Sometimes life lessons come from the most unexpected places. Places you would just never expect. Like animals. Driving down the highway that day, I couldn’t have known that my life was about to change. But when I saw a little bear wandering lost along the side of the road I just had to stop.

Curiosity, I guess.

Or destiny.

He was obviously just a baby, not much bigger than a big shoe, like a clown shoe. His black hair was matted and patchy, as if he’d been living in the forest his whole life. I called to him softly, and he stopped. Then he looked up at me with his huge yellow eyes and made a grunting sound, like a kind of warning. A warning not to leave him there all alone. What could I do? Fate had thrown us together. “I’m going to name you Mongo,” I told him, “and I’m going to be the family you deserve.”

Sometimes, though, even deeds of the heart aren’t done easily. As I pried Mongo off the stump he was clinging to, a much larger black-coated creature emerged from the woods and charged toward me, almost as if driven by some deep animal instinct. That’s when Providence stepped in again. Just as I hurled Mongo to safety in the backseat of my car, a logging truck plowed into the mysterious beast.

I had saved Mongo’s life. What I couldn’t know was that Mongo would ultimately end up saving me.

It’s funny how we get caught up in our busy jobs, selling used surgical equipment online or stripping steel from old tires. Before Mongo, my career was all I thought about. Now that I had a companion to consider, everything changed. I had to adapt to his habits. Whenever Mongo began to lick the linoleum and growl, I knew he was ready to eat—usually four to six times a day. Not knowing what he’d eaten in the forest, I placed him on a macrobiotic raw-meat diet. And, boy, did he grow! Before long, I had to build a special freezer to store all the carrion.

Don’t get me wrong, everything wasn’t perfect. Once, when I forgot to secure the front gate, he dragged Bert, the mailman, a full block before I coaxed him back with a fresh trout. Teenagers! What can you do? Bert and I had a good laugh about that one, in the ambulance.

As Mongo matured, our games changed, too. When he was a baby, I’d throw a socket wrench in the backyard and Mongo would chase it down while I sprinted inside. Before long, I was throwing a sledgehammer instead. “It must be so much fun to have a big, strong animal like Mongo,” my friends would tell me, over the phone.

Sure, animals can be fun, but our relationship was far more intimate. Sometimes he would follow me so quietly that I didn’t even know he was there, until I was face down on the rug with my arm in his jaws. And on that day when he accidentally grabbed my neck and started shaking his head I knew it was just his way of saying, “I missed you!” And, wouldn’t you know, he let go right before I lost consciousness.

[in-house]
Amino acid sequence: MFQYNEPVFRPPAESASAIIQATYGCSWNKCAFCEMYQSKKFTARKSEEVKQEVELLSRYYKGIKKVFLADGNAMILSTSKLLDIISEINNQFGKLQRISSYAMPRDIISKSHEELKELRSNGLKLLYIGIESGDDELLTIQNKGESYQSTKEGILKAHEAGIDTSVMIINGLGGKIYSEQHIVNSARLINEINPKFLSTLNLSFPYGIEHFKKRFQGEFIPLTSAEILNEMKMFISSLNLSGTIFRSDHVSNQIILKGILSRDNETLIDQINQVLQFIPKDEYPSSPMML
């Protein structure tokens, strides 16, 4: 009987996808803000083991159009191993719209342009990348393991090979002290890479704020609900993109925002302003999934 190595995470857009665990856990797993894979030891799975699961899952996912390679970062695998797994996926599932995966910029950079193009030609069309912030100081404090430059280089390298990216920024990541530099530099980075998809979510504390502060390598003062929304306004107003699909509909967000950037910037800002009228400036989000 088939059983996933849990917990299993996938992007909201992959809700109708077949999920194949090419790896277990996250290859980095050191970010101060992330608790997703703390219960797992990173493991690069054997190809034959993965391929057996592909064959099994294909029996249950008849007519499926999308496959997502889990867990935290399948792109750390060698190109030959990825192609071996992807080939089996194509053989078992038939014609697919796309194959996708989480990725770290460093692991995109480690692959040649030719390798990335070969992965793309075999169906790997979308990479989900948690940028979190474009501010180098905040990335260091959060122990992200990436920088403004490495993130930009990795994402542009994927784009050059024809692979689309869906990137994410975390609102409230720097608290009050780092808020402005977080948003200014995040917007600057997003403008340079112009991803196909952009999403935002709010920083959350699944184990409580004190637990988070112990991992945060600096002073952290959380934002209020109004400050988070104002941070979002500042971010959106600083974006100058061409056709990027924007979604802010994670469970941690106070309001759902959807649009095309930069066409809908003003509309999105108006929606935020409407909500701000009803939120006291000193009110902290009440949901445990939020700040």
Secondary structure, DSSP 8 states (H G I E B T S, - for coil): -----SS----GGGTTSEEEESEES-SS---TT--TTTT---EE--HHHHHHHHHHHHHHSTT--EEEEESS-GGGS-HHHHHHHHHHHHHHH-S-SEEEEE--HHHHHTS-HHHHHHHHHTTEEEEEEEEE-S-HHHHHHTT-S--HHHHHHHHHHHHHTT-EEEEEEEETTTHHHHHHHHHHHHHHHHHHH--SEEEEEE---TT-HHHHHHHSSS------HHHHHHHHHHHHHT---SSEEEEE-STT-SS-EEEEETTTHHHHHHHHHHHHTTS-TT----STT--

With Mongo, it wasn’t just love. It was respect. With those big eyes that could see so well in the dark, he saw into the twilight of my soul. And he saved me, in a way that no other animal could. Not Stabber, the giant scorpion I brought back from Cancún. Not even Mr. Snaggle, the python, who coiled up in my toilet tank one summer afternoon. With Mongo, I shed my dull skin and lived each day fully alive, my senses awakened to the smallest sound of a claw touching wood.

And then, just like that, Mongo was gone. I came home to find his titanium yard chain snapped, and a gap chewed through my court-ordered fence. Only then did I realize how big a hole he would leave—in the fence, but also in my heart. I searched for days, posting signs and hanging meat from my trunk as I drove that highway up and down. It was no use. He’d decided to make his own way in the world. There’s an old saying: you love something more when it’s been lost. Mongo showed me just how true that is. With him gone, I’d lost so much more than just an animal, a thumb, and two fingers. I’d lost my best friend.

But though Mongo may be out of my life, his memory will live on: in the smiles of local children, warned never to walk in front of my house; in the tap of Bert’s cane, as he wheels the mail down our sidewalk; in the lifelong bonds formed between my neighbors and the city council and Officers Schaffer and Tye from animal control when they united to get Mongo that electric collar.

Or maybe—just maybe—he will live somewhere even closer to our hearts. Like Syracuse. Or Poughkeepsie. Does anyone know how far a bear can travel in a day?

Even now, as I reach down to empty the last of the meat from the old carrion freezer, I can almost feel the gentle heat of his breath ruffling my hair. How many lives can one animal touch? How endless is our capacity for love? How is it possible for a small, defenseless creature to transform into a 700-pound beast capable of crushing a man’s skull in his jaws? No one knows. Maybe it’s the magic of childhood. Maybe it’s the magic we all have within us. Because, in the end, aren’t we all just babies with matted hair, walking along the edge of the road on all fours, waiting for our version of me to come along and rescue us?

If Mongo taught me anything, it’s that true love never dies.